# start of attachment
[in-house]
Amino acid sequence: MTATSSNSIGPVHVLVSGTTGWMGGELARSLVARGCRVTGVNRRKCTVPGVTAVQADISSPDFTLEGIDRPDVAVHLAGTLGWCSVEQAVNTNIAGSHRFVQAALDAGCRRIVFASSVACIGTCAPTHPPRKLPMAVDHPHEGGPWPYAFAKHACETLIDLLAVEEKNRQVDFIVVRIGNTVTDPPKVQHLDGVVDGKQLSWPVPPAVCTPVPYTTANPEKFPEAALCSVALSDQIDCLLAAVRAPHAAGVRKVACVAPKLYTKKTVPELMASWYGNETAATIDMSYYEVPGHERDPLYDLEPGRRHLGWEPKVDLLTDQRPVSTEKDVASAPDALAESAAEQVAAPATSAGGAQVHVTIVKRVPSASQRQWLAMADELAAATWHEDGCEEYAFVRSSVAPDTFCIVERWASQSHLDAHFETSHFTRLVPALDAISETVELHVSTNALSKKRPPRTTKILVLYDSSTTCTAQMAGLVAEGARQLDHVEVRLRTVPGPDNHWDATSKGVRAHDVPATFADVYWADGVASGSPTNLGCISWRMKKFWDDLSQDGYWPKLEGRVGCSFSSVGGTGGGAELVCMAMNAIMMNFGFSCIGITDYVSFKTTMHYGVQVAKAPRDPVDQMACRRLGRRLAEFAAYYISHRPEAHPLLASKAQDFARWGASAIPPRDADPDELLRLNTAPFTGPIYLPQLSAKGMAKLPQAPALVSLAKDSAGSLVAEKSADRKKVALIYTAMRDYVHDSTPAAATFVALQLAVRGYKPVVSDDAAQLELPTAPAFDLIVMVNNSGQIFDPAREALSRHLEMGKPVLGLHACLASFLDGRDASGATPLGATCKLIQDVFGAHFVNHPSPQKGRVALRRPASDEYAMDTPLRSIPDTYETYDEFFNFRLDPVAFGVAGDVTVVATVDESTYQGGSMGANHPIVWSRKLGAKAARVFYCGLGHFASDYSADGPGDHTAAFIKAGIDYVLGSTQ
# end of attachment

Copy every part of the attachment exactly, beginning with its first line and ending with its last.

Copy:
[in-house]
Amino acid sequence: MTATSSNSIGPVHVLVSGTTGWMGGELARSLVARGCRVTGVNRRKCTVPGVTAVQADISSPDFTLEGIDRPDVAVHLAGTLGWCSVEQAVNTNIAGSHRFVQAALDAGCRRIVFASSVACIGTCAPTHPPRKLPMAVDHPHEGGPWPYAFAKHACETLIDLLAVEEKNRQVDFIVVRIGNTVTDPPKVQHLDGVVDGKQLSWPVPPAVCTPVPYTTANPEKFPEAALCSVALSDQIDCLLAAVRAPHAAGVRKVACVAPKLYTKKTVPELMASWYGNETAATIDMSYYEVPGHERDPLYDLEPGRRHLGWEPKVDLLTDQRPVSTEKDVASAPDALAESAAEQVAAPATSAGGAQVHVTIVKRVPSASQRQWLAMADELAAATWHEDGCEEYAFVRSSVAPDTFCIVERWASQSHLDAHFETSHFTRLVPALDAISETVELHVSTNALSKKRPPRTTKILVLYDSSTTCTAQMAGLVAEGARQLDHVEVRLRTVPGPDNHWDATSKGVRAHDVPATFADVYWADGVASGSPTNLGCISWRMKKFWDDLSQDGYWPKLEGRVGCSFSSVGGTGGGAELVCMAMNAIMMNFGFSCIGITDYVSFKTTMHYGVQVAKAPRDPVDQMACRRLGRRLAEFAAYYISHRPEAHPLLASKAQDFARWGASAIPPRDADPDELLRLNTAPFTGPIYLPQLSAKGMAKLPQAPALVSLAKDSAGSLVAEKSADRKKVALIYTAMRDYVHDSTPAAATFVALQLAVRGYKPVVSDDAAQLELPTAPAFDLIVMVNNSGQIFDPAREALSRHLEMGKPVLGLHACLASFLDGRDASGATPLGATCKLIQDVFGAHFVNHPSPQKGRVALRRPASDEYAMDTPLRSIPDTYETYDEFFNFRLDPVAFGVAGDVTVVATVDESTYQGGSMGANHPIVWSRKLGAKAARVFYCGLGHFASDYSADGPGDHTAAFIKAGIDYVLGSTQ